Top Binance exec Noah Perlman’s ties to Epstein, Moonstone, and Gemini

Binance’s chief compliance officer Noah Perlman reportedly has ties to the collapse of FTX, the troubled Winklevoss-owned Gemini, and infamous sex trafficker Jeffrey Epstein.

This is according to a report by investigative media outlet Unlimited Hangout.

Perlman took up his current role at Binance after his predecessor Samuel Lim left the company last year and is, as detailed by Unlimited Hangout, front and center in Binance’s attempts to successfully negotiate numerous government investigations, including recent settlements with the Department of Justice (DoJ) and Commodity Futures Trading Commission (CFTC), and an ongoing legal tussel with the Securities and Exchange Commission (SEC).

These issues have recently seen former Binance chief Changpeng Zhao (CZ) plead guilty in a Seattle court to a number of felony charges, and Lim agree to pay $1.5 million in civil penalties to the CFTC.

However, according to Unlimited Hangout, Perlman’s own colorful history bears a closer look, particularly given his high profile and highly influential new(ish) role.

Family ties to Jeffery Epstein

First up, there’s Perlman’s ties to one of the world’s most infamous sex traffickers.

As detailed by Unlimited Hangout, Perlman previously held the role of federal prosecutor for the DoJ. This post saw him working specifically as Special Coordinator for Crimes against Children — noteworthy given that his violinist father Itzhak Perlman flew on multiple occasions on a plane owned by Jeffrey Epstein.

Itzhak Perlman reportedly accompanied Epstein to Michigan’s Interlochen Center for the Arts — the school at which Epstein later built a lodge for Perlman to stay in and which was later dubbed “a lair to target girls.”

Noah Perlman remained with the DoJ for five years, later moving on to work with Morgan Stanley as global head of special investigations and then global head of financial crimes.

Perlman played a big role in Gemini’s failed Earn program

After a lengthy stint spent tackling issues around sanctions and money laundering for Morgan Stanley, Perlman joined the Winkelvoss Twins’ Gemini in 2019 as chief compliance officer.

Last month, the New York Attorney General (NYAG) filed a lawsuit against Gemini alleging that it engaged in a $1.1 billion fraud.

Read more: Genesis wants Gemini’s $700M in ‘unfair’ transfers made before bankruptcy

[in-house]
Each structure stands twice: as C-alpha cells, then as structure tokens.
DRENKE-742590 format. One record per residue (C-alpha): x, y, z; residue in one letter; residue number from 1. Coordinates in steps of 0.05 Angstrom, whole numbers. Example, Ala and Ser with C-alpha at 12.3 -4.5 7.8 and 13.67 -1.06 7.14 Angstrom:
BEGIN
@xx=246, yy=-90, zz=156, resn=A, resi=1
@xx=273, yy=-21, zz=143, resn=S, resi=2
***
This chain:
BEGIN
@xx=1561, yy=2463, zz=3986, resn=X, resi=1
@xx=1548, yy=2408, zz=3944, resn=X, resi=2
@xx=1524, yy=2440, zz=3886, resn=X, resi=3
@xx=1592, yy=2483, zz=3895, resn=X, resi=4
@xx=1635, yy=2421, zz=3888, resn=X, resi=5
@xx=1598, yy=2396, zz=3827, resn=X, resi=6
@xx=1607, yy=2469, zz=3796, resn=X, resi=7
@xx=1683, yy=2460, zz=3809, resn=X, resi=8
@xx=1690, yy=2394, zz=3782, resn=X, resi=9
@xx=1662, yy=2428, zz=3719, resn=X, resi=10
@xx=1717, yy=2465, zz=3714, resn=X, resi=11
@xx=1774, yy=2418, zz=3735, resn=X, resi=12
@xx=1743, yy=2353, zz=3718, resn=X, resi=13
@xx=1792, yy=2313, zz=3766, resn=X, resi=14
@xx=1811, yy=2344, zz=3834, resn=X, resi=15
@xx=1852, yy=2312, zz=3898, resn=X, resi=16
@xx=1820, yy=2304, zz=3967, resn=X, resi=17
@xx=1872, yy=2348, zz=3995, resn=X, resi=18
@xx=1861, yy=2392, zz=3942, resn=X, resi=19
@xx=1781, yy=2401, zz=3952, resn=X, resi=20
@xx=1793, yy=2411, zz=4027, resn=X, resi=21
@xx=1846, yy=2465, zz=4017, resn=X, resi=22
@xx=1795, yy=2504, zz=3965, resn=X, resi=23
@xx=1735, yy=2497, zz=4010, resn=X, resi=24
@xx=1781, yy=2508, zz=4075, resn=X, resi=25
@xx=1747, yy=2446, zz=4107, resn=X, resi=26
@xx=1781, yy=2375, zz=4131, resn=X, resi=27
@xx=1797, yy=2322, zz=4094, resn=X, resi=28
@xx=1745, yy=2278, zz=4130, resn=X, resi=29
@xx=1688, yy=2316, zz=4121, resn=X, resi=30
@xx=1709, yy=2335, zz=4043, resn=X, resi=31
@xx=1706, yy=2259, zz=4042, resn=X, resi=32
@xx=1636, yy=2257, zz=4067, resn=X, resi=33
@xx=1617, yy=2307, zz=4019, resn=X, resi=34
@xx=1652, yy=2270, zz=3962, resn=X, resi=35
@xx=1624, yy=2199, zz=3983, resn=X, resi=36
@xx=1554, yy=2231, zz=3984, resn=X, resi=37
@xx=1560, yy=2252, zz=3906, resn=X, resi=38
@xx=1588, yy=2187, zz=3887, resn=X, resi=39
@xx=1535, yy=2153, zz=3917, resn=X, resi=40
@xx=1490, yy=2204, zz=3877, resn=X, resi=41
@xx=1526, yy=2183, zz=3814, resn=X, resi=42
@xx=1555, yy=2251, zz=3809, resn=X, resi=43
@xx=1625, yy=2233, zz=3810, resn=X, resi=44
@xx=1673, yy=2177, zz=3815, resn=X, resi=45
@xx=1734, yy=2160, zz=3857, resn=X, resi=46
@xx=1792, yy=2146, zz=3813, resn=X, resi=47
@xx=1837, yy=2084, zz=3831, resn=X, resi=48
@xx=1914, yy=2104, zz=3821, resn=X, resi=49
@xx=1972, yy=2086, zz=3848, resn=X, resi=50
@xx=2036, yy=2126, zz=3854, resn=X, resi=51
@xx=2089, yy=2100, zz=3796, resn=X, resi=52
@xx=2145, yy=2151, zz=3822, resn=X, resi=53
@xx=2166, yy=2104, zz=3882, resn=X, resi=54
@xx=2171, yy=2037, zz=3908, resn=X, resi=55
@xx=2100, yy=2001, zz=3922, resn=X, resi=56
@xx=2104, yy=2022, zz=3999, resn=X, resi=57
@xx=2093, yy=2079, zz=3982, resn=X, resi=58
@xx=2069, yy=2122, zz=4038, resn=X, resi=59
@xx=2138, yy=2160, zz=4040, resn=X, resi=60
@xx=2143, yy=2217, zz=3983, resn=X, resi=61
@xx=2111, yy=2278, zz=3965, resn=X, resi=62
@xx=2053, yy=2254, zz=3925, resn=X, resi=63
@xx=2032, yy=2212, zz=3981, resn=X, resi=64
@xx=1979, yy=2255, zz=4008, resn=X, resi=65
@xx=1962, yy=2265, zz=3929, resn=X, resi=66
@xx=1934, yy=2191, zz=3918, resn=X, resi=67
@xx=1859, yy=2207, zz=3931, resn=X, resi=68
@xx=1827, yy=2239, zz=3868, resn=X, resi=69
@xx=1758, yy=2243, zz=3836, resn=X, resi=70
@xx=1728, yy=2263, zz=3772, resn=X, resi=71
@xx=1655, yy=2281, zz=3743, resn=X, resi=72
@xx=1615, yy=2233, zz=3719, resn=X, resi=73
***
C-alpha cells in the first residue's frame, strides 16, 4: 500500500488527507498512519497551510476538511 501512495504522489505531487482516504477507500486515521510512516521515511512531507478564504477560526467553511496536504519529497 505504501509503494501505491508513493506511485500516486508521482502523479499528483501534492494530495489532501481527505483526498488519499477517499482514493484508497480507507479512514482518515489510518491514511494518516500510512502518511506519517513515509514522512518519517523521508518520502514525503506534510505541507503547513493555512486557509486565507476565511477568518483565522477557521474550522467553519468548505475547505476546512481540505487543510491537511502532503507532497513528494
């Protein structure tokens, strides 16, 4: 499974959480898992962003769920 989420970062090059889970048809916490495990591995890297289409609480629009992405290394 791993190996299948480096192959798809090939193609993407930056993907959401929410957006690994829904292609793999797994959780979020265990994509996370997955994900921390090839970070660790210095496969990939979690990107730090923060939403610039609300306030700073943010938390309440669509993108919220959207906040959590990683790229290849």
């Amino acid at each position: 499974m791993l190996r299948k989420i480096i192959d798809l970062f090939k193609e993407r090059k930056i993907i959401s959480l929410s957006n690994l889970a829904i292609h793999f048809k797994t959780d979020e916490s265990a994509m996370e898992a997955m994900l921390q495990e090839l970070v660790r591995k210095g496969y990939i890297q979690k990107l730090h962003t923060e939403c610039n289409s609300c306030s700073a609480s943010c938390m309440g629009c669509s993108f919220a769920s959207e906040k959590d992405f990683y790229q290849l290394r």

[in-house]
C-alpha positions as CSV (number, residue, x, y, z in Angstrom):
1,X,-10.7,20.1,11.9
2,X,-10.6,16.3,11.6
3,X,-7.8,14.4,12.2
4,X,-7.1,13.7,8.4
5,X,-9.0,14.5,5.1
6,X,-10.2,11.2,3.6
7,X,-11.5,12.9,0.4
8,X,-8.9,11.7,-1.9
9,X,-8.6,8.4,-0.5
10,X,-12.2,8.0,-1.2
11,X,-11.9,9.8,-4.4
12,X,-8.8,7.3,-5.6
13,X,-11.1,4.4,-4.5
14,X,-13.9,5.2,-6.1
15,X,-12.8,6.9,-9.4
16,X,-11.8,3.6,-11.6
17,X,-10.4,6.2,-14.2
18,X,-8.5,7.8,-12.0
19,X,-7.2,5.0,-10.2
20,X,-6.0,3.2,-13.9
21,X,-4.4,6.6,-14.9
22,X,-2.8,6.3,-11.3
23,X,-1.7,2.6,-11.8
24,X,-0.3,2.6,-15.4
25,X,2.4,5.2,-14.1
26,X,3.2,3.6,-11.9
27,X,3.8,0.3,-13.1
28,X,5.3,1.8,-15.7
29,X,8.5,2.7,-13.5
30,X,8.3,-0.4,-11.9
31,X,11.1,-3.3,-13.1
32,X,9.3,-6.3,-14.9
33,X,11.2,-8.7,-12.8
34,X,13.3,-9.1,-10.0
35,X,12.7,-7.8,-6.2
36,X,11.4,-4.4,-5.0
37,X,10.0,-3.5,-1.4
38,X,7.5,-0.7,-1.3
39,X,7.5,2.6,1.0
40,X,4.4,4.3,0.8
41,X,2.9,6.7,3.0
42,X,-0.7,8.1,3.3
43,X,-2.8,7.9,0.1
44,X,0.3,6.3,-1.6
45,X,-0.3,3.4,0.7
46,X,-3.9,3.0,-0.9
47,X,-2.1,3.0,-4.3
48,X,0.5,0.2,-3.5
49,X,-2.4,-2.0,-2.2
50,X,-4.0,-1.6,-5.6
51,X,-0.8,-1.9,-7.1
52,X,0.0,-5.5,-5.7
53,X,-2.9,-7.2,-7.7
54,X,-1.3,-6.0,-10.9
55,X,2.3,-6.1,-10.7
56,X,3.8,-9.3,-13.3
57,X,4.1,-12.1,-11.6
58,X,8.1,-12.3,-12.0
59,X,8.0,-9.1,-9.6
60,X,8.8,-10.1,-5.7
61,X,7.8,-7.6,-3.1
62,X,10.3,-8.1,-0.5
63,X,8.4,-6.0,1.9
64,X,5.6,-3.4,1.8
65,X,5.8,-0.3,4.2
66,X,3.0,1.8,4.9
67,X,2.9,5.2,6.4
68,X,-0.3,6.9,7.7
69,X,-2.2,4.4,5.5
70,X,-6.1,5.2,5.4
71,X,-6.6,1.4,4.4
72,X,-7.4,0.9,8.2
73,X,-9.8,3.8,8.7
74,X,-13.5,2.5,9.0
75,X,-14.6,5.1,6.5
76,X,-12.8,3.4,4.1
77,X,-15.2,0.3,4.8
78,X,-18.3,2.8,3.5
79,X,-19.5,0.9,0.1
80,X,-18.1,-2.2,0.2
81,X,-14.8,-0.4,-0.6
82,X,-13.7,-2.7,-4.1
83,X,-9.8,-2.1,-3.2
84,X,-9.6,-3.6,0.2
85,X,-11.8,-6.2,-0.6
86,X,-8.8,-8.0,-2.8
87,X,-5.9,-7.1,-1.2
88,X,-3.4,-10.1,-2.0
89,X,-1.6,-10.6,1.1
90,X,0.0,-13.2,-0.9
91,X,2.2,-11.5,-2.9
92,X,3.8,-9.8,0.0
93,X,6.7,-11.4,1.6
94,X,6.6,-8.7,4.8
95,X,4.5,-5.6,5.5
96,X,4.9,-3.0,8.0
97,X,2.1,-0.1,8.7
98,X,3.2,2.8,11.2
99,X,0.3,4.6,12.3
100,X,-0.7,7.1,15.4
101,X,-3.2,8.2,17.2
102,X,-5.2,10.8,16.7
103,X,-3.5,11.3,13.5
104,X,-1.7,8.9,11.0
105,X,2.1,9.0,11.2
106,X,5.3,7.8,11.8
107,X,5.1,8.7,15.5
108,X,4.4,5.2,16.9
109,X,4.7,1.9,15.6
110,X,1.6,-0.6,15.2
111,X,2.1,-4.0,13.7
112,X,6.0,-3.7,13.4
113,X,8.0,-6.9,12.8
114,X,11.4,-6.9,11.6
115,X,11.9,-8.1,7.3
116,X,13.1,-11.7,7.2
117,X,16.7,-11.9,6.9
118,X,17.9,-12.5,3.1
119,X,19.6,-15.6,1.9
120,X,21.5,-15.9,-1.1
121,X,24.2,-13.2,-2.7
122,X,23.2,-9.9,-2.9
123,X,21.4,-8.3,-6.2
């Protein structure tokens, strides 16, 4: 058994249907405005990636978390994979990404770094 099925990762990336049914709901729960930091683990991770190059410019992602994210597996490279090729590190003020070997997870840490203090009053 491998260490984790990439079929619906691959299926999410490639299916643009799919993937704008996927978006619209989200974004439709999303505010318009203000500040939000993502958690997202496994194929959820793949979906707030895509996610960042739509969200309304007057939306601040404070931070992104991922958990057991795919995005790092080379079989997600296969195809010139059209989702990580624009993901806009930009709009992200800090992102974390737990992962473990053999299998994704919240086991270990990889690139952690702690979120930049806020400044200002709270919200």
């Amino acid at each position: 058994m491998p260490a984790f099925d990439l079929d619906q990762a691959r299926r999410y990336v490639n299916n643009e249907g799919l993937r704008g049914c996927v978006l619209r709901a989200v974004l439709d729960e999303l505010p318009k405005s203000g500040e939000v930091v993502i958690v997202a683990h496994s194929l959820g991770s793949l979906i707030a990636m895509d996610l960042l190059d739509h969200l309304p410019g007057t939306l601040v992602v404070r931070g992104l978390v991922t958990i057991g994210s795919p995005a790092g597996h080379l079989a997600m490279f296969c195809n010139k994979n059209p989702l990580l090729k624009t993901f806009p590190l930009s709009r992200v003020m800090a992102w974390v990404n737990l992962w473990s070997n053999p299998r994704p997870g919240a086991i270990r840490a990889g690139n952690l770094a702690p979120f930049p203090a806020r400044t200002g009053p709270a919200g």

Despite the fact that Perlman left Gemini months before this suit was filed, he had been heavily involved in the firm’s Earn program — the main focus of the alleged fraud — for some time.

Gemini Earn hit the skids following the implosion of FTX last year and was forced to pause withdrawals due to the exchange’s bankruptcy. It was later revealed that nearly 60% of Genesis’ loans were at one point tied to the FTX-linked hedge fund Alameda Research.

The NYAG’s lawsuit claims that certain risk management personnel knew that Gemini’s Earn program partner Genesis was financially unstable and removed their personal funds ahead of the collapse.

Specifically, it references the fact that Gemini’s chief operating officer “allegedly withdrew his entire investment of more than $100,000 from Earn on June 16 and 17 of last year.” While this officer isn’t named, Perlman held that position at the time.

Perlman was in deep with Moonstone Bank

Perlman also has deep connections to one of the most mysterious aspects of the FTX saga, namely Farmington State Bank.

In 2019, Perlman was listed as a director of FBH Corp., the company that took over the tiny rural bank. Farmington State Bank soon rebranded to Moonstone and Alameda Research quickly bought a $11.5 million stake. Former FTX chief Sam Bankman-Fried also reportedly invested $50 million in the bank during the subsequent months.

Read more: The company that created Moonstone Bank is no more

Despite this high-profile interest — and Perlman’s long and storied history in compliance and legal matters — Moonstone’s relationship with regulators was less than smooth sailing. Indeed, Unlimited Hangout describes it as “highly unusual and suspect” and the Federal Reserve went as far as to file an enforcement action against the bank in August, shortly after it decided to sell its deposits and assets to the Bank of Eastern Oregon.

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H/T: Unlimited Hangout